I was a sales guy once. Or twice. I also was the guy from engineering who tried to explain the technology, benefits, and competitive advantage of our product versus the market. I also watched for when the sales peoples’ eyes glazed over. They didn’t want too much information. Too much gets in the way of a sales pitch. It’s partly just human nature and partly knowing their job.
That was a good comment. I don’t work with sales at these companies. Sure, the CEO is “selling” when they talk to me, but it’s a different selling. I write; I don’t buy.
It taught me to probe a little deeper into all these companies I cover–IT and OT–and get into what message they take to the prospect or customer. It may be entirely different from what I hear. And that would be a valuable part of the story.
Here is my latest podcast. You can also subscribe in Apple Podcasts, Overcast, or other podcast sites.
From Clark Griswold’s cereal crunch enhancer to some of my experiences in engineering and manufacturing, I ponder how we need to work to benefit our customer and our society rather than being harmful and hurtful. Brought to you by Ignition 8 from Inductive Automation.
I get much of my news through RSS feed. That may sound archaic, but it works. Originally I used Google Reader some 20 years ago or so. But that was detracting from Google’s business model, so they killed it. And I went with NetNewsWire. It was great. They sold it. Like almost all cool little startups now part of big companies, the product languished. I switched to Feedly, which I am still using.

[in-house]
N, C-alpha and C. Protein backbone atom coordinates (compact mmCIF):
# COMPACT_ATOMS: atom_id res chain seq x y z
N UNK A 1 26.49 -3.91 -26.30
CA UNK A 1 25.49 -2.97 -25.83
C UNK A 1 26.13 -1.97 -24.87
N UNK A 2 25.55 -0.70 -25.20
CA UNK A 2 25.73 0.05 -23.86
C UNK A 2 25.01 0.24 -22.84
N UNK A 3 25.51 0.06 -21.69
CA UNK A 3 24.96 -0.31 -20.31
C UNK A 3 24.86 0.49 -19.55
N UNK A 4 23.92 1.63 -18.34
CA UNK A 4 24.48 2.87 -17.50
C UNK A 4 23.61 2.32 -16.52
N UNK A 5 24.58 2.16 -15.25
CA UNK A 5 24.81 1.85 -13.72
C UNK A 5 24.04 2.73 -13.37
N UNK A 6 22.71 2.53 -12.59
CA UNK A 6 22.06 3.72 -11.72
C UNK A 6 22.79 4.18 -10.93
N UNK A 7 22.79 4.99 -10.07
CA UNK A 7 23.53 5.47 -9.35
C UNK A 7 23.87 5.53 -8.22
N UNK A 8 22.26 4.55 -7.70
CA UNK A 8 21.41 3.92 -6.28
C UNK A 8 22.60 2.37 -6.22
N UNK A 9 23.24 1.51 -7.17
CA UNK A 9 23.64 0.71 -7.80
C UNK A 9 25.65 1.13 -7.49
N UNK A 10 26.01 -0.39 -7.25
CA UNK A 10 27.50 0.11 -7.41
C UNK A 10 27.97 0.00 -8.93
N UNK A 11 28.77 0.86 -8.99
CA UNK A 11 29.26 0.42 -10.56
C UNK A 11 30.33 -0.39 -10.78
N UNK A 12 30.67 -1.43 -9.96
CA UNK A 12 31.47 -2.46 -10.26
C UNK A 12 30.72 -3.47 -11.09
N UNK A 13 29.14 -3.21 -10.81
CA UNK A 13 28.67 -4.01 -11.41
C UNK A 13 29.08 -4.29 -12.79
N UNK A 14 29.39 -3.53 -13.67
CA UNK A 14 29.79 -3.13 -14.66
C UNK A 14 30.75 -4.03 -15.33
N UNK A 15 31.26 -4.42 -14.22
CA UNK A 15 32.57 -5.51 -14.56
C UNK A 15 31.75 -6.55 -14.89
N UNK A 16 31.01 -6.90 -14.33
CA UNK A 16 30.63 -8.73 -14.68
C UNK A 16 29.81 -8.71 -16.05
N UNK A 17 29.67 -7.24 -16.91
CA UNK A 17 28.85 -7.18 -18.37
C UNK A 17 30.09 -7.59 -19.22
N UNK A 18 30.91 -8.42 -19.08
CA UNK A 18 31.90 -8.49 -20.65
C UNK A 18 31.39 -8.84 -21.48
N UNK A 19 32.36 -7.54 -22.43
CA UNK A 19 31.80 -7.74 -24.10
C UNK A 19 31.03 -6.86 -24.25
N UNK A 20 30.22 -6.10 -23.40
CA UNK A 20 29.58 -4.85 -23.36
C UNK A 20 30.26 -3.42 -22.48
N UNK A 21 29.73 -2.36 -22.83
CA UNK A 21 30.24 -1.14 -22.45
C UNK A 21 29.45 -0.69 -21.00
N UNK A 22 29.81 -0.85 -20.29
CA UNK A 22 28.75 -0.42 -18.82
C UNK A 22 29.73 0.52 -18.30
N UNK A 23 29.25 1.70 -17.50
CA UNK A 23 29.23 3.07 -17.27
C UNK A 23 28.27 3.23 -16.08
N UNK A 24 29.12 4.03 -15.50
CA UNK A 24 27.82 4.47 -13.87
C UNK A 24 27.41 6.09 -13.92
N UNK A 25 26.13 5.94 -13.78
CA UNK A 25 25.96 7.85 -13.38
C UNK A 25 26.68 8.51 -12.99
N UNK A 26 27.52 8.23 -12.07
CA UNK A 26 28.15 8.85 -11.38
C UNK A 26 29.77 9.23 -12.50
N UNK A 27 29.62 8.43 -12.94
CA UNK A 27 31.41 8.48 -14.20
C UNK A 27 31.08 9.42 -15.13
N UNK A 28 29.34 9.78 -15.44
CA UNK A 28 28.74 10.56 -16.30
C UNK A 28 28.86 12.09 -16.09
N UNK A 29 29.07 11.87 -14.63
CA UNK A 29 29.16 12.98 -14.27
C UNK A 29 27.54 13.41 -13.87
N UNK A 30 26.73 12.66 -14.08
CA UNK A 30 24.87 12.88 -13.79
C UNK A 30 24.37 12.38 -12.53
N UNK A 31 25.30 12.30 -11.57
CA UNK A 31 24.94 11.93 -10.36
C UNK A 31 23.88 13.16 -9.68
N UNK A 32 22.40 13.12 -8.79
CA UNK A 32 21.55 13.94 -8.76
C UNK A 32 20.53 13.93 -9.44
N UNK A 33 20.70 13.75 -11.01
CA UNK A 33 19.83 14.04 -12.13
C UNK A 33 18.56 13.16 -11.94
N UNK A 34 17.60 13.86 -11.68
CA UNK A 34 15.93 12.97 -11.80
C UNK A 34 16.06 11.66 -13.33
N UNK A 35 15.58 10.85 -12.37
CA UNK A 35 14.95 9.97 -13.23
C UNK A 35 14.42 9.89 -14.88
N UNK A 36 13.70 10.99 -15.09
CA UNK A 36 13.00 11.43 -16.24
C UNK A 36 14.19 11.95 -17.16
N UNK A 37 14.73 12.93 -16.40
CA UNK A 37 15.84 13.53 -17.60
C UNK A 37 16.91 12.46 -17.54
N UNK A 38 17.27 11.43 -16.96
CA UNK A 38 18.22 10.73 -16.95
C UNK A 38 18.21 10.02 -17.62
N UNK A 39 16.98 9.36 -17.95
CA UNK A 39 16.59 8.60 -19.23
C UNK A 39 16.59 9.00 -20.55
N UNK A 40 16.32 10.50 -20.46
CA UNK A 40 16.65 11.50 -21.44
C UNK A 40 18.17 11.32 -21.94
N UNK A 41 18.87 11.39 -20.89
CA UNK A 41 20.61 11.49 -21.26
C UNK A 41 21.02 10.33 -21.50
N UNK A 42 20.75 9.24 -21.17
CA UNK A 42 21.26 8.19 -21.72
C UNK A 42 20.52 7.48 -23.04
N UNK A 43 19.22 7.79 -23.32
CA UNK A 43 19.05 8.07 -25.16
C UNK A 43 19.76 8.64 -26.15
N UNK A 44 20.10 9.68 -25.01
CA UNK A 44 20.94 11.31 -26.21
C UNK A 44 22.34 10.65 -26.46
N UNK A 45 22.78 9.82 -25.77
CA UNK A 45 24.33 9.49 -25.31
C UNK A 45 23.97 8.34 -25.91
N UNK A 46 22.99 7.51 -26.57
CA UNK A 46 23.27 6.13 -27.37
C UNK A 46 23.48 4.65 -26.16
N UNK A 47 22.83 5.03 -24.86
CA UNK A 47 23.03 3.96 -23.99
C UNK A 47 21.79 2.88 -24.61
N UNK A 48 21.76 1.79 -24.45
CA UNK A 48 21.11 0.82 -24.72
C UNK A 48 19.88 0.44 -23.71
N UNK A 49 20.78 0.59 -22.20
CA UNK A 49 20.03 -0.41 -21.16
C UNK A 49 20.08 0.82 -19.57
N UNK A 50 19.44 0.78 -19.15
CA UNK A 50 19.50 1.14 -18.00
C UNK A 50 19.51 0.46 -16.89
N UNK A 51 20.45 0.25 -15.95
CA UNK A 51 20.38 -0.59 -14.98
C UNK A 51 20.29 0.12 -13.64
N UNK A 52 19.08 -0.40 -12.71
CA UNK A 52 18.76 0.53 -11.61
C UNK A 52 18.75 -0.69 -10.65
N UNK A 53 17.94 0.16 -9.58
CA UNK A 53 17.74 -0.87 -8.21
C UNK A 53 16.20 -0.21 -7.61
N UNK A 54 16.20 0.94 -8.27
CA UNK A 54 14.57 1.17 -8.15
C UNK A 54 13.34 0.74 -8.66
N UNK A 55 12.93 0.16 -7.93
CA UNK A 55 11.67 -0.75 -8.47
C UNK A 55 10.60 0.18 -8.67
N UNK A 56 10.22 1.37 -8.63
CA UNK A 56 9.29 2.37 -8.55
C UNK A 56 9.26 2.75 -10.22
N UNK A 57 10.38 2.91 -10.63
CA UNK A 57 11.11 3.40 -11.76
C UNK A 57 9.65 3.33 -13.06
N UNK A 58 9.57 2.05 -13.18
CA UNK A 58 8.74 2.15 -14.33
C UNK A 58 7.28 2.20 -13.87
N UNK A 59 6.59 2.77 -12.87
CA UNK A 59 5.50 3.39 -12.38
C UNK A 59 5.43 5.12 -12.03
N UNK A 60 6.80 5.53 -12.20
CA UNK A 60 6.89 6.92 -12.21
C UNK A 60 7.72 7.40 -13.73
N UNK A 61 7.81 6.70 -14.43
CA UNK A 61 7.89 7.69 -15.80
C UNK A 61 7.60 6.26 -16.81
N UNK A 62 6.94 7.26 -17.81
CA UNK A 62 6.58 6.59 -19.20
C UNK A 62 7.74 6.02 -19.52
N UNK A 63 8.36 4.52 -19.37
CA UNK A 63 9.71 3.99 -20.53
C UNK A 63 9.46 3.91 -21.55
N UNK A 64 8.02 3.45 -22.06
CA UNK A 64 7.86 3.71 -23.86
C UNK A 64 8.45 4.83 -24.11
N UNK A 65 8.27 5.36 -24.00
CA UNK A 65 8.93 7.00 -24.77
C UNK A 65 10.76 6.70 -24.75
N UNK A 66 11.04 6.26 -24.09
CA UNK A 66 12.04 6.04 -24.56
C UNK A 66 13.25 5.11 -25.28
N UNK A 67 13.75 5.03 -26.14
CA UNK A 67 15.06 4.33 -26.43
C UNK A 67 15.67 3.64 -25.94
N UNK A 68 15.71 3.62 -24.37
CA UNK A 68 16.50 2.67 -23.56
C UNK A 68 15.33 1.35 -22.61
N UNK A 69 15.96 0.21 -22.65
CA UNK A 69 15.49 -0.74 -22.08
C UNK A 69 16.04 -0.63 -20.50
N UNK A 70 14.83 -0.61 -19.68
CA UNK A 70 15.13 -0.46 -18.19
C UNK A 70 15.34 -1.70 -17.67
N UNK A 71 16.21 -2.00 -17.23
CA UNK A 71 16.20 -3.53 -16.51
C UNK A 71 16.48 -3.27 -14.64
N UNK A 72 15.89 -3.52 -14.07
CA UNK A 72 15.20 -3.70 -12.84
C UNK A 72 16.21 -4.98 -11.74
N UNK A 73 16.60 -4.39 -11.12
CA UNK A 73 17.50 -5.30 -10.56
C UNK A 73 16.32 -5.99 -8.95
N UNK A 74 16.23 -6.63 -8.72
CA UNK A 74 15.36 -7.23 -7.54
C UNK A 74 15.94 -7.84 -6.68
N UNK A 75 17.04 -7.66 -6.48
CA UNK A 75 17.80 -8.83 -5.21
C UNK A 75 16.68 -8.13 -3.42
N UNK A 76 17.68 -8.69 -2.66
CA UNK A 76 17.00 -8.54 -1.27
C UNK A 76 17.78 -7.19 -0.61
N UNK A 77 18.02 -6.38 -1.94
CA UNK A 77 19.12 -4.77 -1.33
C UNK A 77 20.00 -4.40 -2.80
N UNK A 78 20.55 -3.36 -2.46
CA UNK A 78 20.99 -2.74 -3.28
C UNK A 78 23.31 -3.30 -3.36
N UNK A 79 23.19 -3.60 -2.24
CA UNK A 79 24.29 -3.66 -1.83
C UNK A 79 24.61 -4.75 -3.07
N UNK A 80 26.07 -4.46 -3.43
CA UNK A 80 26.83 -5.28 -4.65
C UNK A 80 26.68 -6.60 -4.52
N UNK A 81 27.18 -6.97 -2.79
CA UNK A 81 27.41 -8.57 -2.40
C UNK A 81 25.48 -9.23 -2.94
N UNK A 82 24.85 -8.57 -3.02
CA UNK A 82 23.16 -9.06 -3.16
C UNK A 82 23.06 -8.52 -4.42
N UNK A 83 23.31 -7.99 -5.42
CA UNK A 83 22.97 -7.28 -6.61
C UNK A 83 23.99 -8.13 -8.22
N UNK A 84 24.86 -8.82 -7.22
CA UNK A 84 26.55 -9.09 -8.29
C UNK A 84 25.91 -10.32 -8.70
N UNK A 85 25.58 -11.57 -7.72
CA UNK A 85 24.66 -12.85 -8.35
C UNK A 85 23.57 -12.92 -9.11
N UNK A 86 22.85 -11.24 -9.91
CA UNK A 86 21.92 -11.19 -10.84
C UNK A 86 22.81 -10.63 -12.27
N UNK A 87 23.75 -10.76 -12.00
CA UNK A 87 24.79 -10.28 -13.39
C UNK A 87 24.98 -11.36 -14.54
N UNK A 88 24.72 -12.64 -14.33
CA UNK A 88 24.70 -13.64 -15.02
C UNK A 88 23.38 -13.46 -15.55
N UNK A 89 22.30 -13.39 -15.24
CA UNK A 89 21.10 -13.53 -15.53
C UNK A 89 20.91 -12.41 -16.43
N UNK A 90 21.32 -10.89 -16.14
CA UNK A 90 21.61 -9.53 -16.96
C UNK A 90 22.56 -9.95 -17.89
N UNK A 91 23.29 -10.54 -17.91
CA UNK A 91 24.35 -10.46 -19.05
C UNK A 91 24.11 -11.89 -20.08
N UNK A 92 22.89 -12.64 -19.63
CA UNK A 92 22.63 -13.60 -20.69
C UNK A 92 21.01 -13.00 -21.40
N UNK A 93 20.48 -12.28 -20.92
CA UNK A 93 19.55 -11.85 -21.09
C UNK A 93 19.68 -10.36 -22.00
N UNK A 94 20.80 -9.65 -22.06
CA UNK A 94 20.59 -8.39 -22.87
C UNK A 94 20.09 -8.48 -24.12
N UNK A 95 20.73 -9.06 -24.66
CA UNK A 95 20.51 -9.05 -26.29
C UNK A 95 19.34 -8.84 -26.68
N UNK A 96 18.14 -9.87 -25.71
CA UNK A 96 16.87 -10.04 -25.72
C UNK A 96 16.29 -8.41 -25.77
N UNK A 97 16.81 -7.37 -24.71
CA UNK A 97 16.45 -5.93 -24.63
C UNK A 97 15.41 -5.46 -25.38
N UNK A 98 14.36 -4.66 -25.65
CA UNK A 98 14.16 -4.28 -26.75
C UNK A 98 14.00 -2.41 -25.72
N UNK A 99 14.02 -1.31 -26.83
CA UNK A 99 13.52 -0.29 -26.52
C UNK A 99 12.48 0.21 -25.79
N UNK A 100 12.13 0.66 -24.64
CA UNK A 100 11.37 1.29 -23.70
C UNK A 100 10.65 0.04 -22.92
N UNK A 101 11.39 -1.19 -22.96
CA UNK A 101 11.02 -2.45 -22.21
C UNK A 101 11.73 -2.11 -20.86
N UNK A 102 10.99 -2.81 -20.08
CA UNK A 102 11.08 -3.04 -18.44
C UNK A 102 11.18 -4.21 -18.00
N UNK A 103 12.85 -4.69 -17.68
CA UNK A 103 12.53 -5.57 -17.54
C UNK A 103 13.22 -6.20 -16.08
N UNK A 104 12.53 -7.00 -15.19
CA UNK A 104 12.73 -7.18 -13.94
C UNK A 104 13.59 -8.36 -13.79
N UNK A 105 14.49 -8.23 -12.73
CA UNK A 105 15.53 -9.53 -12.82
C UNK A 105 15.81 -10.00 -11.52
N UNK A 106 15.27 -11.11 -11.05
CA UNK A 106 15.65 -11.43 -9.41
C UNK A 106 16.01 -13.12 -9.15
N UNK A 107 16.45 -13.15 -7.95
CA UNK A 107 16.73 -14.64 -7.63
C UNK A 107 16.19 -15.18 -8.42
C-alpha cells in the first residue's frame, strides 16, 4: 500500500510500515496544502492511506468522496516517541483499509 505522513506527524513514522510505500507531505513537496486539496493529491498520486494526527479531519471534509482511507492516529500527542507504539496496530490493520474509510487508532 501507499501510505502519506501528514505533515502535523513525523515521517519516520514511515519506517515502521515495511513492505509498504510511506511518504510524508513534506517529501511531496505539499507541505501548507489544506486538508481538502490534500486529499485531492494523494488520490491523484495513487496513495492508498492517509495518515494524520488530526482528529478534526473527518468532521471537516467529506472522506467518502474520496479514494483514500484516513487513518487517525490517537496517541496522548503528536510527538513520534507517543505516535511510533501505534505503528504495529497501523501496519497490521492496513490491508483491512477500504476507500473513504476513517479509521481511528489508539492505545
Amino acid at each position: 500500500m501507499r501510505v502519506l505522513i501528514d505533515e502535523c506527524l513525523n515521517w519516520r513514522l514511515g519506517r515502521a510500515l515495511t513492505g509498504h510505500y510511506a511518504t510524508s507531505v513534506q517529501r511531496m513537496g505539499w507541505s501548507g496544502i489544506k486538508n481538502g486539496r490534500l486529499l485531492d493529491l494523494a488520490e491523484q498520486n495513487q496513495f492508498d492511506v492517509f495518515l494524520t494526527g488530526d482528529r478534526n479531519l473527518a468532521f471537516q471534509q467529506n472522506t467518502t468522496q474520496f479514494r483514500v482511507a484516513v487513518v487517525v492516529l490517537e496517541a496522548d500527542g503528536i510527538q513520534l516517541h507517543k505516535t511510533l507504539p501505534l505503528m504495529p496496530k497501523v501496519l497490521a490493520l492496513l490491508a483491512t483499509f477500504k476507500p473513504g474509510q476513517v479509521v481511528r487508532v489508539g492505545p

The cool thing about RSS is that you get the news feed with just an option of going to the Website. With some feeds, you can see the entire article. With others, you scan and then go to the Website if you want more. I have a few subscriptions, such as The New York Times, where I have access. Many of my feeds are blogs that have no paywall.
The thriving blogosphere of the early 2000s (my blog began in 2003, I’m approaching 16 years) has lost some fervor, but it’s still around.
I started first in the control and automation space. Walt Boyes followed, but soon took it under the cover of Putman Media. The way all the blogs grew in the early years was through linking with each other. I would see a post and link to it with my take. They would link back. But when companies got involved, they didn’t want links to “competitors”. So much for growth for either of us.